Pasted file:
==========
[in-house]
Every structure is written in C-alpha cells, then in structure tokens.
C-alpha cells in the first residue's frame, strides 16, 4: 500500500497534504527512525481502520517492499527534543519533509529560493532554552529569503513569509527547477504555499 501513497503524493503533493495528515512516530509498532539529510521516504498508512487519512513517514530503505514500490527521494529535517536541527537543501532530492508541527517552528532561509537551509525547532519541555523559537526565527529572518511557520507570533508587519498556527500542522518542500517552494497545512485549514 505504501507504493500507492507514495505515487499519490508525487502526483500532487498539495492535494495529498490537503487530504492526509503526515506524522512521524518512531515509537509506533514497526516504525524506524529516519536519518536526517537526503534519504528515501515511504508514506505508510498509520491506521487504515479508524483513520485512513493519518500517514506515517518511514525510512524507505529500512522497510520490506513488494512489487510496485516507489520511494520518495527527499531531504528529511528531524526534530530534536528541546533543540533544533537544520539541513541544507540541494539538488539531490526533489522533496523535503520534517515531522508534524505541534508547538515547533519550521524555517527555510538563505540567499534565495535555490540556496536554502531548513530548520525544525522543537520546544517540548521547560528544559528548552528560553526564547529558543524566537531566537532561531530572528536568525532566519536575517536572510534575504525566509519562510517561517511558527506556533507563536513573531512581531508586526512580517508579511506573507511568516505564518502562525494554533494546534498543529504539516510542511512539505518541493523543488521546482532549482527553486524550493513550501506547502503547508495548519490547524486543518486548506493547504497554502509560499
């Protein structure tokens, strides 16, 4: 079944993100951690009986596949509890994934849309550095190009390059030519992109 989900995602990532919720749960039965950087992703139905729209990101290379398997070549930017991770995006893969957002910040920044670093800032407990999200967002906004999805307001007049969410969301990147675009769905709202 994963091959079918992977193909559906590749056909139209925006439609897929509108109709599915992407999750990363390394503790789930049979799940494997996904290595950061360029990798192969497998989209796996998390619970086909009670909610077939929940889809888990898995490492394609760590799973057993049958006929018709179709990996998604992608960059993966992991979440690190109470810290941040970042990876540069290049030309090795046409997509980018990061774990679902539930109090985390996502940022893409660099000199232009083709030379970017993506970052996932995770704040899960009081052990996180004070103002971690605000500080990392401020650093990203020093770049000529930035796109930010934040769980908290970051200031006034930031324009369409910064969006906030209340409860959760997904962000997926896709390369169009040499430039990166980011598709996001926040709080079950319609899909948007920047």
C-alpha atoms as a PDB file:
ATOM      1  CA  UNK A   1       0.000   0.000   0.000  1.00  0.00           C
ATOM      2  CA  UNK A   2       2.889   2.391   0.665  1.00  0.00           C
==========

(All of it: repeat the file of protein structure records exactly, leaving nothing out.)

[in-house]
Every structure is written in C-alpha cells, then in structure tokens.
C-alpha cells in the first residue's frame, strides 16, 4: 500500500497534504527512525481502520517492499527534543519533509529560493532554552529569503513569509527547477504555499 501513497503524493503533493495528515512516530509498532539529510521516504498508512487519512513517514530503505514500490527521494529535517536541527537543501532530492508541527517552528532561509537551509525547532519541555523559537526565527529572518511557520507570533508587519498556527500542522518542500517552494497545512485549514 505504501507504493500507492507514495505515487499519490508525487502526483500532487498539495492535494495529498490537503487530504492526509503526515506524522512521524518512531515509537509506533514497526516504525524506524529516519536519518536526517537526503534519504528515501515511504508514506505508510498509520491506521487504515479508524483513520485512513493519518500517514506515517518511514525510512524507505529500512522497510520490506513488494512489487510496485516507489520511494520518495527527499531531504528529511528531524526534530530534536528541546533543540533544533537544520539541513541544507540541494539538488539531490526533489522533496523535503520534517515531522508534524505541534508547538515547533519550521524555517527555510538563505540567499534565495535555490540556496536554502531548513530548520525544525522543537520546544517540548521547560528544559528548552528560553526564547529558543524566537531566537532561531530572528536568525532566519536575517536572510534575504525566509519562510517561517511558527506556533507563536513573531512581531508586526512580517508579511506573507511568516505564518502562525494554533494546534498543529504539516510542511512539505518541493523543488521546482532549482527553486524550493513550501506547502503547508495548519490547524486543518486548506493547504497554502509560499
């Protein structure tokens, strides 16, 4: 079944993100951690009986596949509890994934849309550095190009390059030519992109 989900995602990532919720749960039965950087992703139905729209990101290379398997070549930017991770995006893969957002910040920044670093800032407990999200967002906004999805307001007049969410969301990147675009769905709202 994963091959079918992977193909559906590749056909139209925006439609897929509108109709599915992407999750990363390394503790789930049979799940494997996904290595950061360029990798192969497998989209796996998390619970086909009670909610077939929940889809888990898995490492394609760590799973057993049958006929018709179709990996998604992608960059993966992991979440690190109470810290941040970042990876540069290049030309090795046409997509980018990061774990679902539930109090985390996502940022893409660099000199232009083709030379970017993506970052996932995770704040899960009081052990996180004070103002971690605000500080990392401020650093990203020093770049000529930035796109930010934040769980908290970051200031006034930031324009369409910064969006906030209340409860959760997904962000997926896709390369169009040499430039990166980011598709996001926040709080079950319609899909948007920047």
C-alpha atoms as a PDB file:
ATOM      1  CA  UNK A   1       0.000   0.000   0.000  1.00  0.00           C
ATOM      2  CA  UNK A   2       2.889   2.391   0.665  1.00  0.00           C